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15 September 2021

Certifications contribute towards the internationalisation of the industry

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Certifications of processes, products and services have become a key element in boosting the internationalisation of automatic door companies operating in Spain, because they provide access to foreign markets, promote exports and help in expanding business.

Many companies find it challenging to enter international markets, because they encounter technical barriers that demand that their products meet a series of requirements regarding safety and/or quality. Within this context, “there are accreditations and certification organisations whose purpose is to provide the market with the necessary confidence to acknowledge and accept the companies’ products and services and to help them access other markets” explains Juan Ramirez, President of the Federation of Automatic Door Installers and Maintenance Professionals (FIMPA).

These certifications are necessary in order to classify a product or service in accordance with a rule or regulations. And “in practise, they are essential for the company and its activity to exist”, said Miguel Blanco Rodriguez, Certification Development Technician with AENOR, and Secretary of the Technical Committee for 085 Certification for installation and maintenance services for industrial, commercial and garage doors, gates, automatic pedestrian doors and fire-resisting doors.

The importance of CE Marking

Certifications are an important tool for increasing exports, an obvious issue in the European Union, which invented the CE Marking over 30 years ago. “The various European Regulations or Directives that include CE Marking were a success story for the sectors involved. Older directives (for toys, PPE, Low Voltage, Machines, etc.) were initially drafted in the 80s” explained Miguel Blanco.

In his opinion, “CE marking is a true industrial passport for the product that bears it. It is very demanding, because it requires verification of compliance with European harmonised requirements and rules, and in many cases the intervention of notified agencies that issue certificates of conformity”.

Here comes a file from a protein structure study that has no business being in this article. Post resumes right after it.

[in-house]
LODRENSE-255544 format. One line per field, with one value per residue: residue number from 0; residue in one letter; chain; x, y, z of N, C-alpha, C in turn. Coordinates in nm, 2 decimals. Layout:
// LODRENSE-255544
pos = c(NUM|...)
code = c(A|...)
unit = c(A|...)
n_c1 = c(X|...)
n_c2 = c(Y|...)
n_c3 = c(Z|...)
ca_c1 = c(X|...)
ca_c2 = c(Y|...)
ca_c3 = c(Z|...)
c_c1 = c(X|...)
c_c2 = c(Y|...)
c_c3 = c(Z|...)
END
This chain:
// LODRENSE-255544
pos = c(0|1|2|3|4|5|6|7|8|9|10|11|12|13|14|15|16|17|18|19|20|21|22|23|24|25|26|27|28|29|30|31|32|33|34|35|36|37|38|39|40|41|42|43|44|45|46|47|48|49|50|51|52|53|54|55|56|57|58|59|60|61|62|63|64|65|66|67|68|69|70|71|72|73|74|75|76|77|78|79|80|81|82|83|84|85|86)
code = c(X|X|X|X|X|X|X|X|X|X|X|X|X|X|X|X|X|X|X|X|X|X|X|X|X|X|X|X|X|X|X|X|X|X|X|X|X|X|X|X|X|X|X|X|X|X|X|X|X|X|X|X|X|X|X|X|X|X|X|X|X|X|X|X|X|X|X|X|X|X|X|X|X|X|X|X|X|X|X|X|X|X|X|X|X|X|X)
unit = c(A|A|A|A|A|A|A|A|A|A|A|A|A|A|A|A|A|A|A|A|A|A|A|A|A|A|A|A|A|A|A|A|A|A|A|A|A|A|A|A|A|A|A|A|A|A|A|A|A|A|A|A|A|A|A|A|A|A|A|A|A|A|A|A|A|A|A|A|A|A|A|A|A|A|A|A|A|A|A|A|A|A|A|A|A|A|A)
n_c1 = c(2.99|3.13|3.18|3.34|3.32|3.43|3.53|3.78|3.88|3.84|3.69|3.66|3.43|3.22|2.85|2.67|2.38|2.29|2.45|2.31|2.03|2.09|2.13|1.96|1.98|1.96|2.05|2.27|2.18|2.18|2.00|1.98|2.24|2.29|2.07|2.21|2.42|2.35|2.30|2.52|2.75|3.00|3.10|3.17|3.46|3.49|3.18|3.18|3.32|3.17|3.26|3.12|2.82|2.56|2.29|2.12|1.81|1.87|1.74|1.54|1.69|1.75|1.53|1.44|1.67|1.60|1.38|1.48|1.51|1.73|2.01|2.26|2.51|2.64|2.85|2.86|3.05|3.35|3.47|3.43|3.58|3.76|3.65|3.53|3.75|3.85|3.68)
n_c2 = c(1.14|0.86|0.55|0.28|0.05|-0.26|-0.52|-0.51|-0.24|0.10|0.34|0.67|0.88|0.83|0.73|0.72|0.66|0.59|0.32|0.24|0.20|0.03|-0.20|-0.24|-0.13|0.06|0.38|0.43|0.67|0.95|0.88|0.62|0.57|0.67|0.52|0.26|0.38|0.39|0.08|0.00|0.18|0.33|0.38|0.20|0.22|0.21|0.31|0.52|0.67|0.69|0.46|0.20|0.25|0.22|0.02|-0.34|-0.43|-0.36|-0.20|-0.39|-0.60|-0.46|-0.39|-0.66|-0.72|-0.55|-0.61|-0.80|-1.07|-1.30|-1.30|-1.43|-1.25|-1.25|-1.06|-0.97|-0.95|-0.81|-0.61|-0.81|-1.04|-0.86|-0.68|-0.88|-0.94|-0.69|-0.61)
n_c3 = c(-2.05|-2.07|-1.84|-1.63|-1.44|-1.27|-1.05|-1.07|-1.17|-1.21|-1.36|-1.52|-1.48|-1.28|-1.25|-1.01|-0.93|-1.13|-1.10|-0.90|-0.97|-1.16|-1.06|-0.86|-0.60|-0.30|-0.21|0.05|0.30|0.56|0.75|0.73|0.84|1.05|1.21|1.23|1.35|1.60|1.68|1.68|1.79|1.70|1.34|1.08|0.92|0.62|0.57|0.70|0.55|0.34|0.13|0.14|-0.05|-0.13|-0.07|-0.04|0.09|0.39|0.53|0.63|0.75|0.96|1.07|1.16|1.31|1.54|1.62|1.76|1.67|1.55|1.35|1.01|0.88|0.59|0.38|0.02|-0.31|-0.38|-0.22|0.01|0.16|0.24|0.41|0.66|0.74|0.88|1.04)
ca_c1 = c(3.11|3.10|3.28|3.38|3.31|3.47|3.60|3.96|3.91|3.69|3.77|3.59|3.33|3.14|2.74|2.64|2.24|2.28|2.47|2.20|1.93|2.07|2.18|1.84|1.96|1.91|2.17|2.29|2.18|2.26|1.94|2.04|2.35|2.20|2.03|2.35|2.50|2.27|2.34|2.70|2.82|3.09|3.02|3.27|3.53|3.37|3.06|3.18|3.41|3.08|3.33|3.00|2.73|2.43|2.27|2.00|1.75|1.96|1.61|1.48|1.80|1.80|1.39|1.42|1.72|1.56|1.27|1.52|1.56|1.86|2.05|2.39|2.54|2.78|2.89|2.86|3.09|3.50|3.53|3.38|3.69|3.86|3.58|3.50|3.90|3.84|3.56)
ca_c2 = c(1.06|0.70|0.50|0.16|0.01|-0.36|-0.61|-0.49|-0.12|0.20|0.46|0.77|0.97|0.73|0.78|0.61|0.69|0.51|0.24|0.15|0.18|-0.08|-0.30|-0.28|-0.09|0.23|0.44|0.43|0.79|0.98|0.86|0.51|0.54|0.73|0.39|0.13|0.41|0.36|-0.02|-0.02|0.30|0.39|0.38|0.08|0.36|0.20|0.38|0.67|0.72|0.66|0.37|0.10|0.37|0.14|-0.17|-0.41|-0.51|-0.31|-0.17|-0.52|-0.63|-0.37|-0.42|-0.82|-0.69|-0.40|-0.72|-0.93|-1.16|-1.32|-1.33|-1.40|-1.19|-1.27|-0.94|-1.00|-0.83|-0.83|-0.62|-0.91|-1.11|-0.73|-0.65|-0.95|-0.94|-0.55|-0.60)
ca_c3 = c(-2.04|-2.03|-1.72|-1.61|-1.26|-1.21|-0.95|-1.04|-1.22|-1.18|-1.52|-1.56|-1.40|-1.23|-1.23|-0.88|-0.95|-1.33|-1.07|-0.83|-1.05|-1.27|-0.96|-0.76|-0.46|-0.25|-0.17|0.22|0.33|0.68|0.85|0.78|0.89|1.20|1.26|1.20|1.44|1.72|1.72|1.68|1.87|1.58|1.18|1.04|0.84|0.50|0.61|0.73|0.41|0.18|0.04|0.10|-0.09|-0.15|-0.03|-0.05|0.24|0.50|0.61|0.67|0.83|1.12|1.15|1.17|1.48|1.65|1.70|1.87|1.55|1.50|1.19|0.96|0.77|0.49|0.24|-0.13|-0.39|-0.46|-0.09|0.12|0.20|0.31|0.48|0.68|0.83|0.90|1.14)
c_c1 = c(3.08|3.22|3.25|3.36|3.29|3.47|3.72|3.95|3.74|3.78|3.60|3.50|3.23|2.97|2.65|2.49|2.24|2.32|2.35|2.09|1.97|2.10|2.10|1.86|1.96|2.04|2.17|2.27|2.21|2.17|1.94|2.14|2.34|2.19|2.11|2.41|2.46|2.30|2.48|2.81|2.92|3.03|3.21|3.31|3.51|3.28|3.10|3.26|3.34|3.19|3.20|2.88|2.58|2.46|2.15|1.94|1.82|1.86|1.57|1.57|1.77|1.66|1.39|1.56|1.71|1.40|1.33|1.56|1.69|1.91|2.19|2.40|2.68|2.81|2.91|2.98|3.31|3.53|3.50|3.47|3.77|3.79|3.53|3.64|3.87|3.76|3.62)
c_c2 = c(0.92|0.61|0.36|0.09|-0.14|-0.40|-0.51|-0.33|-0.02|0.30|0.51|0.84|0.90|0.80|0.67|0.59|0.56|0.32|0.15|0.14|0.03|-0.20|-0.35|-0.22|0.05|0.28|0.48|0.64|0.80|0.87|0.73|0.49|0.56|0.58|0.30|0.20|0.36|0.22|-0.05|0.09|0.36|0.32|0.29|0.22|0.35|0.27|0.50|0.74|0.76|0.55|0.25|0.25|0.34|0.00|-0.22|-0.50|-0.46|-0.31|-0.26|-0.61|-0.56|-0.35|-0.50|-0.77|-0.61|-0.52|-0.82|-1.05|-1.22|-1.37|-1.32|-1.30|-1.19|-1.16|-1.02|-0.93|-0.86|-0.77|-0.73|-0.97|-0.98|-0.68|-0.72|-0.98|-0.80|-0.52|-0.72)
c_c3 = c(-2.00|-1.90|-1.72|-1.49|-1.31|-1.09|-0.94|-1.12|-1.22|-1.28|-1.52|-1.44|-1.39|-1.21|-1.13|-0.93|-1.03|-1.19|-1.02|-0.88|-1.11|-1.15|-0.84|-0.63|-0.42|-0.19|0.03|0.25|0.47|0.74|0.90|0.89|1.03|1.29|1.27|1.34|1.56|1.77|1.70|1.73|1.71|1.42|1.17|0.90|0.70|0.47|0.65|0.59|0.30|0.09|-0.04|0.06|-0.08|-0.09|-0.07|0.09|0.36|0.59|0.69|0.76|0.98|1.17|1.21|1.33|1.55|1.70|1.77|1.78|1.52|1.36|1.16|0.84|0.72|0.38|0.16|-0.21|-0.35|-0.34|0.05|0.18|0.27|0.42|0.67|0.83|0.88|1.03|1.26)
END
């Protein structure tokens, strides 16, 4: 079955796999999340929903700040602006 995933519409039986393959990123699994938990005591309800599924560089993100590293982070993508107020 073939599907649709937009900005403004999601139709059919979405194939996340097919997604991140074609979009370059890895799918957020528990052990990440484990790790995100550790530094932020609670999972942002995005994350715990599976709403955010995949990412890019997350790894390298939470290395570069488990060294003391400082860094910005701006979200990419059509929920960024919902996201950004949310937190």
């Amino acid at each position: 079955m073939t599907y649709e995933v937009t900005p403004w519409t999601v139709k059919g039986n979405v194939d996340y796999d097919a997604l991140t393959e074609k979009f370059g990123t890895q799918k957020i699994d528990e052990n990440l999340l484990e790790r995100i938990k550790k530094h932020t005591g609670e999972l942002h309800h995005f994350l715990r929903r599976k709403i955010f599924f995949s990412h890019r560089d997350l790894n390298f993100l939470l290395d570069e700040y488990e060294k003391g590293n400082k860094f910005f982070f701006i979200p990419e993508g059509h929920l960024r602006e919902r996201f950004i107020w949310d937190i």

Blanco pointed out that “in some sectors, such as automatic doors (of all kinds), CE Marking is required for the whole set, which requires verifying that they comply with various European Directives and EU Regulations (construction products, machines, low voltage and electromagnetic compatibility) and numerous harmonised regulations”. This complexity is “an incentive for research and development, for creating very specialised supplier companies and, in short, for the quality of a product on a market as demanding as the European Union market”.

“Having passed all of the tests required for CE Marking, the product and companies have the basis required for exports, not only to the EU, but also to other areas of the world where this marking is appreciated, acknowledged and welcomed”.

Trust in the supplier

Juan Ramirez stated that certifications of quality for companies and processes, following ISO and safety standards for products, such as EC Marking, “are the guarantee for a potential international client to establish trustworthy business relations with the supplier, based on the differential element that is certification”.

The President of FIMPA pointed out that, in the services industry, Aenor has established regulations for certifying automatic door installation and maintenance companies. It also establishes a mark of compliance with requirements pertaining to the installation and maintenance, following standards UNE 85635 and UNE 85121 and the Technical Manual of the National Federation of Manufacturers, Installers and Maintenance Professionals for doors and automated devices.